The writer conjures a world where assistive technology comes together to make daily life a seamless journey for the disabled
The day started normally enough.
My dictation software worked well as I replied to e-mail, and navigated the documents that I had to read and amend.
I then made my way to the elevator for the meeting. "Press Button Up." I smiled to myself as the button lit up in response to my voice command while I waited for the elevator. This never fails to impress the kids. Of course, the elevator doesn't respond to their voices. But they don't know why.
The door opened, and as always, there were fellow sojourners in the elevator. As soon as they saw me, they stepped to the side of the elevator and made room for me . Unlike in the days when I was younger, I didn't even have to ask! They were friendly, but not patronising.
I got out at the top floor where the conference huddle was to be held. Moving past the conference room sensor doors, I got to work.
"Function: on-screen presentation", and as the lights in the conference room turn on with different intensities suitable to note-taking and on-screen presentation, and the blinds activate, I waited while the projector connected with my laptop. With another voice command, I navigated to the documentation for projection. I am ready.
Waiting for my workmates, I mused about how far we have come.
We are a motley bunch - my workmates and I: we have different types of abilities and disabilities. One has hearing impairment, another with total visual impairment, and one who constantly drifts from discussions and issues at hand (although I must admit that, despite occasional roll-your-eyes comments, he frequently contributes fresh perspectives). Another wears glasses, while two others use contact lenses, and yet another watches his weight.
Oh, by the way, I use a wheelchair. But, we work well as a team.
At meetings, we rotate note-taking. Our note-taker for the day is the one with visual impairment. We love the notes he takes because they are succinct and well organised, which he modestly attributes to his fancy note-taking device that converts speech to summarised text.
It wasn't always this way.
Just two decades ago, there were great challenges for persons with disabilities in employment and work internships.
While mainstream schools began to cater to students with disabilities, and special schools were developed to empower students with intellectual disabilities, the gap between school and work remained huge. Despite the work of social service organisations and government assistance, it was difficult to obtain sufficient resources to put internship programmes for students with disabilities into full drive.
Today, in 2065, we are fortunate that persons with disabilities are employed, on merit, and that public and private organisations no longer view job re-design and workplace accommodation as factors weighing against the employment of persons with disabilities.
In the last decade, the rapid advance in medical technology has resulted in the substantial mitigation of physical and sensory impairments within the physical environment in which we live.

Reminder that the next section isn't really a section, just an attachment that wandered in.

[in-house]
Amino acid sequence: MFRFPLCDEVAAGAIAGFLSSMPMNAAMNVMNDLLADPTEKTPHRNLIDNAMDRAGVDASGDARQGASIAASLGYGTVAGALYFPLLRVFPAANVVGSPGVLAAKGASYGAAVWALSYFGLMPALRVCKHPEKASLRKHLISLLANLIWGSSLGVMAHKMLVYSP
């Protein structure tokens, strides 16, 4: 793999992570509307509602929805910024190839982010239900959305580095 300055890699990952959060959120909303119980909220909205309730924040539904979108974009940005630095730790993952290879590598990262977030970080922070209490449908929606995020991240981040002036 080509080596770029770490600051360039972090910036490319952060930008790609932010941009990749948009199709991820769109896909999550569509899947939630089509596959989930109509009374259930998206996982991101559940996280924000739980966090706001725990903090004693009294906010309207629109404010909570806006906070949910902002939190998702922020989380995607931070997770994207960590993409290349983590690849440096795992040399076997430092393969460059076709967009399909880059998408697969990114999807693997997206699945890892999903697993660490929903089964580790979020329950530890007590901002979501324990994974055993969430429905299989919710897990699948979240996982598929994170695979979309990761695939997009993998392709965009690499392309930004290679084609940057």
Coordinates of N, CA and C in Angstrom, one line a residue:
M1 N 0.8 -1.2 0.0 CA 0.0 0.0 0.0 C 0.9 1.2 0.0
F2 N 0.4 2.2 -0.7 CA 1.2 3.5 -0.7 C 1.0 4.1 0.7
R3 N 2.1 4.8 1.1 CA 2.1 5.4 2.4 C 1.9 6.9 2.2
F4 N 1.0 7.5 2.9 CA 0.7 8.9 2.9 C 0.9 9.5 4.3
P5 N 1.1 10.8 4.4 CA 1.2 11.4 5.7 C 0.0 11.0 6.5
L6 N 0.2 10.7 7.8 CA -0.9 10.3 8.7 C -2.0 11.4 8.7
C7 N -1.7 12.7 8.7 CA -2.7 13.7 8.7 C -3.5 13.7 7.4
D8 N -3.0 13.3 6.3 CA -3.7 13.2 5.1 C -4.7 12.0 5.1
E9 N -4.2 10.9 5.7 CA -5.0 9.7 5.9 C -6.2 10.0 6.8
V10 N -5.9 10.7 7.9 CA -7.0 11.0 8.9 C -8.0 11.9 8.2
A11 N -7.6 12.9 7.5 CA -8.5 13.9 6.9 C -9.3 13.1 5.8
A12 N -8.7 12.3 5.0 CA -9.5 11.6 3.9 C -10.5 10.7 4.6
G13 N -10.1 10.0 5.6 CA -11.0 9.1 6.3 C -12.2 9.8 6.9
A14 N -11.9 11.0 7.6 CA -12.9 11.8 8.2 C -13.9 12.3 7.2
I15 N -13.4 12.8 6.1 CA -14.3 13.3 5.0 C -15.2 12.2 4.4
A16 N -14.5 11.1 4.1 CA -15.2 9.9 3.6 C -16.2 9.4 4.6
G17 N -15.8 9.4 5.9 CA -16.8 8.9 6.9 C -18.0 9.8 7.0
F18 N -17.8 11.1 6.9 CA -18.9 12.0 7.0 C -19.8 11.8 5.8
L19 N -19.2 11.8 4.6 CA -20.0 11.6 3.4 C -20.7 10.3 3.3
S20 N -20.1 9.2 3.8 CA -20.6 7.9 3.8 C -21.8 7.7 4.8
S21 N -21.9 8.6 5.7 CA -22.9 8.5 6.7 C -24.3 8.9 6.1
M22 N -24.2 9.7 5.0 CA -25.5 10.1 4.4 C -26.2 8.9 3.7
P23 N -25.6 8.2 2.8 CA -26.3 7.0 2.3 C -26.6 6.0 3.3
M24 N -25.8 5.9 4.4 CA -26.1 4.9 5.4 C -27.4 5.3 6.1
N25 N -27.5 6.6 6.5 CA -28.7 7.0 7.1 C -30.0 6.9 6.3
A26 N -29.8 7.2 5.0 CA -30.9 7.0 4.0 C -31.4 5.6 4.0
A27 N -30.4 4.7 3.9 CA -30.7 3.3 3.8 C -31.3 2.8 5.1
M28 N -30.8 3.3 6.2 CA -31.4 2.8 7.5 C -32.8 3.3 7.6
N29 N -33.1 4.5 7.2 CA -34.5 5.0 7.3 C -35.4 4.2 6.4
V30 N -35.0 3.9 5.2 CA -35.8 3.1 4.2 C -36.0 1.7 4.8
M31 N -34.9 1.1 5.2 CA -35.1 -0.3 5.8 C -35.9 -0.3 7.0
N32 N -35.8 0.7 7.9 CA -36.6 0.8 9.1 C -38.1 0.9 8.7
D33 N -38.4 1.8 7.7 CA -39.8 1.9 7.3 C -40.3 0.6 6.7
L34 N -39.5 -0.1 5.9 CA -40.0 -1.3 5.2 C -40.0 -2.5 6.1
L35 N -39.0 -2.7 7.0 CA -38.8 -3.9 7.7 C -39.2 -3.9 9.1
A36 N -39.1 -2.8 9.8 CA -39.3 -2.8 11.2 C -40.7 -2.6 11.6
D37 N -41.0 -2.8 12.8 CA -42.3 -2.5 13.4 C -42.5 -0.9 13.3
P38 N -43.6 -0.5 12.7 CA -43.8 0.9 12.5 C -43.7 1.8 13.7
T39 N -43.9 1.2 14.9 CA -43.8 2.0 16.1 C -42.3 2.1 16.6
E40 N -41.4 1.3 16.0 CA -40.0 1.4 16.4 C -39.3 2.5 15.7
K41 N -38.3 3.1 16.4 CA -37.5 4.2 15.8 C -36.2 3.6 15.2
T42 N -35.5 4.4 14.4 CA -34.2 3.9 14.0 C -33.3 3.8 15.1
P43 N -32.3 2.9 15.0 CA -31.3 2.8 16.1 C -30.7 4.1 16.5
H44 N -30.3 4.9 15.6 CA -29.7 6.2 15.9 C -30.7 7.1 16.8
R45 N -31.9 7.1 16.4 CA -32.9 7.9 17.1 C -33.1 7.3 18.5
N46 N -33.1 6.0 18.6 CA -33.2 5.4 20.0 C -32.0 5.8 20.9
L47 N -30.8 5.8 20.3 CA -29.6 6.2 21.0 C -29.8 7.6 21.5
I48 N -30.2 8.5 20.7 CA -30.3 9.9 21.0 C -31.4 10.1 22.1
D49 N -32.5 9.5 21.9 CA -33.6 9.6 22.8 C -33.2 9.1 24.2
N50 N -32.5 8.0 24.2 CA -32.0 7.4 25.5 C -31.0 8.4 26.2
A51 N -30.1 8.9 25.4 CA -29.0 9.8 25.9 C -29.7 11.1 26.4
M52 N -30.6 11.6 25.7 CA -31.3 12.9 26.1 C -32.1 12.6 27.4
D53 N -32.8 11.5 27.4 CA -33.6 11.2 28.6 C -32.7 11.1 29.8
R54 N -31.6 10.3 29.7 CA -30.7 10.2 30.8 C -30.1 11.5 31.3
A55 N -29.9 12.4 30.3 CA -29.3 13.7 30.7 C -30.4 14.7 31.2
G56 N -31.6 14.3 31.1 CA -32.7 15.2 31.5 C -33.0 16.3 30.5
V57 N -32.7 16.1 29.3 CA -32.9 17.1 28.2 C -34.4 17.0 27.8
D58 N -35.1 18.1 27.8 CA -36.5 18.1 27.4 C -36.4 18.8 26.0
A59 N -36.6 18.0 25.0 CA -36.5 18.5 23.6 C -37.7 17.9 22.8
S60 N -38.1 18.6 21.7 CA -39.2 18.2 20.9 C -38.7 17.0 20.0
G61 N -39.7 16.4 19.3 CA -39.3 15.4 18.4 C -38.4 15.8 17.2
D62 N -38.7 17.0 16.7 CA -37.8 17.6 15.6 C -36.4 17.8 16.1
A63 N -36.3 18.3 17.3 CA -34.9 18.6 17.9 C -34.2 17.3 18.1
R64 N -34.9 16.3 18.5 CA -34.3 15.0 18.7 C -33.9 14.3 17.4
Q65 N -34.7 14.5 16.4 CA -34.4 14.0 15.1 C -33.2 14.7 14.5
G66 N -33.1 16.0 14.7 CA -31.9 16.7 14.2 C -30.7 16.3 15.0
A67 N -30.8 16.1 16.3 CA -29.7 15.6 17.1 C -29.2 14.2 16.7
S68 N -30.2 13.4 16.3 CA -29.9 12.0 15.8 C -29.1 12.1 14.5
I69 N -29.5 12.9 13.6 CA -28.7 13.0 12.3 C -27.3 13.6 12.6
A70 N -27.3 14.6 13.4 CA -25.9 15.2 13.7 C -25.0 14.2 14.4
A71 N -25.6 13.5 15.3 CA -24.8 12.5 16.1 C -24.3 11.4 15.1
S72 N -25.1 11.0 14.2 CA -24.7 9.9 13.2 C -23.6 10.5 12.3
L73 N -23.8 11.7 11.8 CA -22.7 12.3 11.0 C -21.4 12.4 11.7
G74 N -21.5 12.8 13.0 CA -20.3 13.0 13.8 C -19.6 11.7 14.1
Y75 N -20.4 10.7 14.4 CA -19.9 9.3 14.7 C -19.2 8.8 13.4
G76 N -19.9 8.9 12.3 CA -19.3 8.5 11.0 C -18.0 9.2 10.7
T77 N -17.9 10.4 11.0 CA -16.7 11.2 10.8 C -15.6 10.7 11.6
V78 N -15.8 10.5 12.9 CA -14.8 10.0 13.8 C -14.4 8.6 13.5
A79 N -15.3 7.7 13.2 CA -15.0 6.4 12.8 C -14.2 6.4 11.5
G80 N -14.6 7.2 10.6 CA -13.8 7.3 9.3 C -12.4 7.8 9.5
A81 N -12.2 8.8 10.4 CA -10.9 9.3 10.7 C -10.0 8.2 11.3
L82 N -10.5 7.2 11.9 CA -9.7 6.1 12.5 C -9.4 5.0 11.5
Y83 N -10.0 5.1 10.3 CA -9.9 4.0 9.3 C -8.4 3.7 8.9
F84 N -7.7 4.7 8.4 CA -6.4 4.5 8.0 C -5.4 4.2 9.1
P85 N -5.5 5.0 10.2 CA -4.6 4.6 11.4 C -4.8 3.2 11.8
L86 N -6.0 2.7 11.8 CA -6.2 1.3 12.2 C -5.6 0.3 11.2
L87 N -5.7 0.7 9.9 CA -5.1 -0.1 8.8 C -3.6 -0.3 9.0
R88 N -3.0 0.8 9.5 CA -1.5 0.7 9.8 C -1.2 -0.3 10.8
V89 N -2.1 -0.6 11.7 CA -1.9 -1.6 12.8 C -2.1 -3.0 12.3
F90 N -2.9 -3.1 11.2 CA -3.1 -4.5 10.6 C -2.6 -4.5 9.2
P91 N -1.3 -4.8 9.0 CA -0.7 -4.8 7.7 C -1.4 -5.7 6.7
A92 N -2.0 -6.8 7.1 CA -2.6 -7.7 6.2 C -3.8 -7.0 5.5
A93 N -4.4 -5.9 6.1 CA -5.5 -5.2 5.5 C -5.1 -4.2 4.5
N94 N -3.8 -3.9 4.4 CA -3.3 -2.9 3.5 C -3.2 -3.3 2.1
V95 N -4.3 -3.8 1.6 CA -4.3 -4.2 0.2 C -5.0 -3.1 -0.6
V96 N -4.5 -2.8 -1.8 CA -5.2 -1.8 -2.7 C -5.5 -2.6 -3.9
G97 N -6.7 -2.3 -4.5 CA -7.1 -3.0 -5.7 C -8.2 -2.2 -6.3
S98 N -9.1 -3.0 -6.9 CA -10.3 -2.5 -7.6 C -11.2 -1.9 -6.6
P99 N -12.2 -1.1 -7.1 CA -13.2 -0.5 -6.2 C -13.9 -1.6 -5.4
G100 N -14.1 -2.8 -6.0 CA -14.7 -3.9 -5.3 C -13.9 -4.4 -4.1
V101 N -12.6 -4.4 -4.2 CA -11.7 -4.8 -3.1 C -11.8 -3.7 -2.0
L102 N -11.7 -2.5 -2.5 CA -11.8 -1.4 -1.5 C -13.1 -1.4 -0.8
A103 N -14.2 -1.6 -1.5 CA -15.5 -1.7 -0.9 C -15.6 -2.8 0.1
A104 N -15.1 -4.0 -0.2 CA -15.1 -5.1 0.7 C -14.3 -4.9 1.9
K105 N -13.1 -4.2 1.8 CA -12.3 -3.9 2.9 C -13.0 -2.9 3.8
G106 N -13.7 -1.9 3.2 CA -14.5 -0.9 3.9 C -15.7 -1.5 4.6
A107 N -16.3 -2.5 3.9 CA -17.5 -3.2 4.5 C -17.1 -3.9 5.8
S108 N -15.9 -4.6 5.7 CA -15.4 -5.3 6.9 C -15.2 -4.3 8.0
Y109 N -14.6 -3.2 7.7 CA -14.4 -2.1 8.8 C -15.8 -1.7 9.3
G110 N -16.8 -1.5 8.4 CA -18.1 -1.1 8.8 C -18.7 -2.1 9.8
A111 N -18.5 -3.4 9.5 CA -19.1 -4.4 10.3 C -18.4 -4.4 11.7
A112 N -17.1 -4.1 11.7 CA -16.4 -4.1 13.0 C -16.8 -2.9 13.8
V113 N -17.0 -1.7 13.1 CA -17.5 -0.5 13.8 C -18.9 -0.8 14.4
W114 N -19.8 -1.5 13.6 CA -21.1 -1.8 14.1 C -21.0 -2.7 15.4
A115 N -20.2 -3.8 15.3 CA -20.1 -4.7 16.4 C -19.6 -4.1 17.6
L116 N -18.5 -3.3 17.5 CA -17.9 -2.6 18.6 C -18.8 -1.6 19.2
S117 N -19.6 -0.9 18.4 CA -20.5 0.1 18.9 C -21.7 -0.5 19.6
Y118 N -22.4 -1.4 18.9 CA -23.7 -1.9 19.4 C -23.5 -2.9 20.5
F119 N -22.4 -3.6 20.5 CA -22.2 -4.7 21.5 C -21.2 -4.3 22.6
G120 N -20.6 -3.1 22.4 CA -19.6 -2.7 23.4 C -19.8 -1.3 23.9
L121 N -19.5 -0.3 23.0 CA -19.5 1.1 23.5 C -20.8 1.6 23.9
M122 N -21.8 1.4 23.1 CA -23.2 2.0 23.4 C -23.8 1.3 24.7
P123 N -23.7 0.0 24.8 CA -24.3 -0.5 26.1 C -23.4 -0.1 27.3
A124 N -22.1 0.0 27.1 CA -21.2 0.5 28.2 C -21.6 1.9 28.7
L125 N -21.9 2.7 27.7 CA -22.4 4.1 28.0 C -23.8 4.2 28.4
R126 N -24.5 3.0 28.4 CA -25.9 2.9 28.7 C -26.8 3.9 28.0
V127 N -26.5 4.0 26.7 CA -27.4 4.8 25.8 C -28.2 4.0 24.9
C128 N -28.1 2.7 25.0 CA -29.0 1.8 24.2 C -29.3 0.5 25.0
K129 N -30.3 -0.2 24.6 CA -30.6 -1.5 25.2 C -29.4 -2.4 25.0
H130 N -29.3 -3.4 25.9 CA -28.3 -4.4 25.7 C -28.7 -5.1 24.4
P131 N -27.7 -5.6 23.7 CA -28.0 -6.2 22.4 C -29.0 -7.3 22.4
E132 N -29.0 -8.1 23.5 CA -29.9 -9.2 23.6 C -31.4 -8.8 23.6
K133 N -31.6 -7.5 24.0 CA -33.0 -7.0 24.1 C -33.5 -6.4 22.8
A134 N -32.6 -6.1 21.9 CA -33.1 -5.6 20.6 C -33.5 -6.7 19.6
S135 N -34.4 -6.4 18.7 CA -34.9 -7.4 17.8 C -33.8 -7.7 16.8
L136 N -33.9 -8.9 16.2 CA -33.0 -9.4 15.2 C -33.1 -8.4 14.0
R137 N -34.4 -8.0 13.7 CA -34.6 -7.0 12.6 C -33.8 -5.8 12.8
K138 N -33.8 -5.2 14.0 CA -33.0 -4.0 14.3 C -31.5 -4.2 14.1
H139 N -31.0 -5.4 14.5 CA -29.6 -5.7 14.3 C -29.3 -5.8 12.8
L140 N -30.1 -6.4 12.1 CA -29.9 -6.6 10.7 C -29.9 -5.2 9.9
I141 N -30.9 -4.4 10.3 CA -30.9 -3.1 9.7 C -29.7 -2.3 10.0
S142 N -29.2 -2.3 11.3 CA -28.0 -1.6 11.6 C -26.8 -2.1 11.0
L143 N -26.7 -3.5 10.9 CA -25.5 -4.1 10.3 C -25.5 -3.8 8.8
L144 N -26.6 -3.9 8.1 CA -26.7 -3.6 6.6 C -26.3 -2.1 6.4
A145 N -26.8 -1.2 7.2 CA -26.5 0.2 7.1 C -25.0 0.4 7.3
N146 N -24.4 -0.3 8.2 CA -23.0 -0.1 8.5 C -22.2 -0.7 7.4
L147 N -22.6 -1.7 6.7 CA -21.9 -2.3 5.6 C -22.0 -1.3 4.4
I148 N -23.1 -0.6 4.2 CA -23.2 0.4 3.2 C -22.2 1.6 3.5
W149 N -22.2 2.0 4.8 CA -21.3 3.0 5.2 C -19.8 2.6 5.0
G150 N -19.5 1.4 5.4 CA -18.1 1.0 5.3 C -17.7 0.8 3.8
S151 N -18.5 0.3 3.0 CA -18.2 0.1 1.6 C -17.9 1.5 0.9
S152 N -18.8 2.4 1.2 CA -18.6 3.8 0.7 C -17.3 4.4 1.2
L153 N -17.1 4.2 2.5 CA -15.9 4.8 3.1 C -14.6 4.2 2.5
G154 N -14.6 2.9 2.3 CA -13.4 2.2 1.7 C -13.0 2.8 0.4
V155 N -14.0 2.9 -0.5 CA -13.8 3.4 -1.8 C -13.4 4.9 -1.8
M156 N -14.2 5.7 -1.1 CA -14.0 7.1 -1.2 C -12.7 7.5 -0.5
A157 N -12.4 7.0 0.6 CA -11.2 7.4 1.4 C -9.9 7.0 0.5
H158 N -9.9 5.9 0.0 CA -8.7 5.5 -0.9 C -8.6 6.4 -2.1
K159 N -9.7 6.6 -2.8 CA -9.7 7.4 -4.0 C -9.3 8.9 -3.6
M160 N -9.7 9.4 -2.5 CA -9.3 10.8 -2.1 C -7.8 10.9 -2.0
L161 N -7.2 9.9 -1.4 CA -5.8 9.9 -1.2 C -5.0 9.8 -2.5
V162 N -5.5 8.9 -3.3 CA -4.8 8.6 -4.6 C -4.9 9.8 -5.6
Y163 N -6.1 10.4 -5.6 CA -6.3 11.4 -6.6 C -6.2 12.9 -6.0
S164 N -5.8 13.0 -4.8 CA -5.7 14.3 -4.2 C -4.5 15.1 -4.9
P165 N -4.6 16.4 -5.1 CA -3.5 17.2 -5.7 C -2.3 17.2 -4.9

The huddle today would be my last, before I begin my extended medical leave for "transformation".
HEALTH AT HOME
Gone are the days of exoskeletal robotic arms and legs for persons with limb disabilities, something which I have resisted for the longest of time, preferring my powered wheelchair.
I will be going in for the Nano-neuro nodal, Triple-N, procedure, in which nano-neuro nodes will be micro-surgically guided along my nervous system (to be finally attached to my nerves) to conduct impulses from the brain to my muscles to stimulate muscle development, and ultimately overcome my limb impairments to achieve full mobility.
This procedure has to date been successfully executed for a few hundred persons with mobility challenges in Singapore, and I am looking forward to being able to finally "stand on my own two feet".
I can't wait for the day when we can mitigate all impairments. But, what matters most must be the openness of the hearts and minds of people within the community to accept each of us for our different abilities and disabilities.
The meeting went well, and I returned to my own office.
A buzz interrupted my thoughts, and a mini-window appeared on my laptop monitor.
Ah - time to check on Mum and Dad. Good: Dad is exercising, under the supervision of a therapist, remotely via another monitor. And Mum's… watching the Taiwanese serial, again!
I turned on the video-phone and chatted to them. They were fine.
As I returned to work, getting engrossed in drafting replies to e-mail, a sudden loud and urgent buzz sounded, as the mini-window appeared on my laptop monitor, with a blinking red light at the top right-hand corner.
Oh no! Mum is on the bed with paramedics attending to her. Dad came to the camera, and explained that Mum had a sudden fainting spell.
It was picked up by the Smart Medical System (all homes with elderly persons and persons with medical conditions have it), which immediately activated the paramedics, who arrived within minutes and revived her. I waited till the paramedics were done, when they assured me that all was well. I decided to call it a day. I placed my office on my lap (yup, my laptop) and made my way to my car in the basement.
MOBILITY ON WHEELS